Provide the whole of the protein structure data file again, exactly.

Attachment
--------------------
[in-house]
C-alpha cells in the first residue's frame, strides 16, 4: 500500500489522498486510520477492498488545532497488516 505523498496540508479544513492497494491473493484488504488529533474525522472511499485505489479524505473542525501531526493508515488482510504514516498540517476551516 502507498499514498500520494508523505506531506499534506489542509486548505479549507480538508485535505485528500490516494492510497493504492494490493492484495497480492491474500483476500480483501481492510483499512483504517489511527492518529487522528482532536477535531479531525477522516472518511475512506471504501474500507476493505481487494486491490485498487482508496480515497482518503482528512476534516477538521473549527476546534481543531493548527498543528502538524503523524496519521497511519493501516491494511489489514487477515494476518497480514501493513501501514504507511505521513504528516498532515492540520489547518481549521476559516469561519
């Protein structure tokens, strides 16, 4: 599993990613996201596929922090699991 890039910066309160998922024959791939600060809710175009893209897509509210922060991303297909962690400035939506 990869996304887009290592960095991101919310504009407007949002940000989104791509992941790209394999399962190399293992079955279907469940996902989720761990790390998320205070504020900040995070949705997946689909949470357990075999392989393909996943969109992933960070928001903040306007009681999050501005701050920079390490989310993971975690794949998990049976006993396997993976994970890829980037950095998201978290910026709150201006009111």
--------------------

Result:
[in-house]
C-alpha cells in the first residue's frame, strides 16, 4: 500500500489522498486510520477492498488545532497488516 505523498496540508479544513492497494491473493484488504488529533474525522472511499485505489479524505473542525501531526493508515488482510504514516498540517476551516 502507498499514498500520494508523505506531506499534506489542509486548505479549507480538508485535505485528500490516494492510497493504492494490493492484495497480492491474500483476500480483501481492510483499512483504517489511527492518529487522528482532536477535531479531525477522516472518511475512506471504501474500507476493505481487494486491490485498487482508496480515497482518503482528512476534516477538521473549527476546534481543531493548527498543528502538524503523524496519521497511519493501516491494511489489514487477515494476518497480514501493513501501514504507511505521513504528516498532515492540520489547518481549521476559516469561519
């Protein structure tokens, strides 16, 4: 599993990613996201596929922090699991 890039910066309160998922024959791939600060809710175009893209897509509210922060991303297909962690400035939506 990869996304887009290592960095991101919310504009407007949002940000989104791509992941790209394999399962190399293992079955279907469940996902989720761990790390998320205070504020900040995070949705997946689909949470357990075999392989393909996943969109992933960070928001903040306007009681999050501005701050920079390490989310993971975690794949998990049976006993396997993976994970890829980037950095998201978290910026709150201006009111």